Which glove is suitable?

Selection of chemical protective gloves

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Chemical protective gloves
Source: IFA

A bewildering range of chemical protective gloves is available on the market. This complicates selection for the user. In principle, there is no one "right" glove that provides adequate protection against all chemicals. In addition, the nitrile glove supplied by manufacturer A will not provide exactly the same level of protection under certain conditions as manufacturer B's product. Certain general statements regarding the protective action can however be made when various glove materials are compared. This can be seen from the radar charts for various materials. In addition, the most common glove materials are briefly described. The charts are based upon a table of permeation data which was published in Annex 2 of DGUV Information 212-008 (to date: BGI/GUV-I 868E, concerning chemical protective gloves) and produced using data from the GESTIS hazardous substance database. The radar charts should not be regarded as universally valid, and serve only as a guide to material properties. The permeation times were measured on gloves with a minimum thickness of 0.5 mm, and are not therefore valid for thin, disposable gloves.

A general rule is that the thicker the glove, the better its capacity to resist a chemical. Gloves of the same material but differing in thickness will therefore differ in their permeation times. The material composition of gloves of the same material type also varies from one manufacturer to another. The radar charts are intended to indicate to the user for which types of chemical a certain material is generally suitable (or not). The presentation provides a quick overview of the efficacy against all twelve test chemicals to DIN EN 374-1.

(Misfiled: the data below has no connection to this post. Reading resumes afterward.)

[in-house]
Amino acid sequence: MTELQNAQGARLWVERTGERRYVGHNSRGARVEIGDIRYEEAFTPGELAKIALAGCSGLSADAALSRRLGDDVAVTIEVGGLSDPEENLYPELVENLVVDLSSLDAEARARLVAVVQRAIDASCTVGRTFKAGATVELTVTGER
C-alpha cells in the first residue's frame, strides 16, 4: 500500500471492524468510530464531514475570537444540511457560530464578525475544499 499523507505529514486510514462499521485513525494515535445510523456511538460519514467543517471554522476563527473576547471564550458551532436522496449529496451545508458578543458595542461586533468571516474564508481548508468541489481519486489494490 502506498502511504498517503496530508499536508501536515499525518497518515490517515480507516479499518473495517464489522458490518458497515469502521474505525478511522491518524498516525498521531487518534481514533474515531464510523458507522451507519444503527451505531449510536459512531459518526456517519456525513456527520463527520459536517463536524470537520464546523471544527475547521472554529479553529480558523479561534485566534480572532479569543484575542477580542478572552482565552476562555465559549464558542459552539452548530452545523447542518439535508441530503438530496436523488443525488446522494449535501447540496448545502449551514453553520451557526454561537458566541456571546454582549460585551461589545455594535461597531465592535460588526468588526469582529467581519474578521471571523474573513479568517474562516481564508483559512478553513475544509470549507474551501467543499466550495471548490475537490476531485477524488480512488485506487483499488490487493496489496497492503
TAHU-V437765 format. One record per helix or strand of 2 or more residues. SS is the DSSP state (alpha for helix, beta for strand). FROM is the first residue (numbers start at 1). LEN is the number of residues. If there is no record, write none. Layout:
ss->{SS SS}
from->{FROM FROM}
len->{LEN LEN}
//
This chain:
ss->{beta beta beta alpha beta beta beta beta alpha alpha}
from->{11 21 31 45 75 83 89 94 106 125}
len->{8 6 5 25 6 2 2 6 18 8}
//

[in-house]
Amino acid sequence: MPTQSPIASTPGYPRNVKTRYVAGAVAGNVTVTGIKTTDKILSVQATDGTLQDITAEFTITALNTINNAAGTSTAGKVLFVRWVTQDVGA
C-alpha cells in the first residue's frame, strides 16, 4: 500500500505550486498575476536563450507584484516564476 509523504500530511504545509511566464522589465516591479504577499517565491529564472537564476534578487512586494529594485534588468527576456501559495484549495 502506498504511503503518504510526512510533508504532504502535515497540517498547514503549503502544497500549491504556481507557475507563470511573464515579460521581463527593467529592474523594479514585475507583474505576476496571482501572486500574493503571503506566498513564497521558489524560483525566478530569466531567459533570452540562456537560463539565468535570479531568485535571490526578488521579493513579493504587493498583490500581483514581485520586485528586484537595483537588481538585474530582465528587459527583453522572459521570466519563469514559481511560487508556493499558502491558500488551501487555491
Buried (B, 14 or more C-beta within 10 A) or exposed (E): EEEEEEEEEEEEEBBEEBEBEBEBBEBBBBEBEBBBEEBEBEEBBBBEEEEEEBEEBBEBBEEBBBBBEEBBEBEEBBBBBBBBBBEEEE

Guide to the selection of glove materials

Information on the wear duration

The guides to selection are guidelines compiled by the IFA from databases and manufacturers' data based upon its many years of experience as an accredited test body. The radar charts serve only for orientation regarding the durability and material properties of the gloves. The permeation times should be not regarded as absolute values. For example, studies (PDF, 456 kB) conducted at the IFA have shown that under actual working conditions, chemical protective gloves possess a breakthrough time of only a quarter of that measured under the conditions specified in standards. For details, see Permeation.


Radar charts (PDF, 147 kB) for latex, nitrile rubber, polyvinyl chloride, polychloroprene, butyl rubber, fluororubber, polyvinyl alcohol


Polanz, O.; Paszkiewicz, P.: Praxisnahe Auswahl von Chemikalien-Schutzhandschuhen – ein neuer Ansatz (PDF, 456 kB). Gefahrstoffe – Reinhalt. Luft 63 (2003) No. 10, pp. 410-412 (in German)


Glossary of terms (PDF, 22 kB) used on this page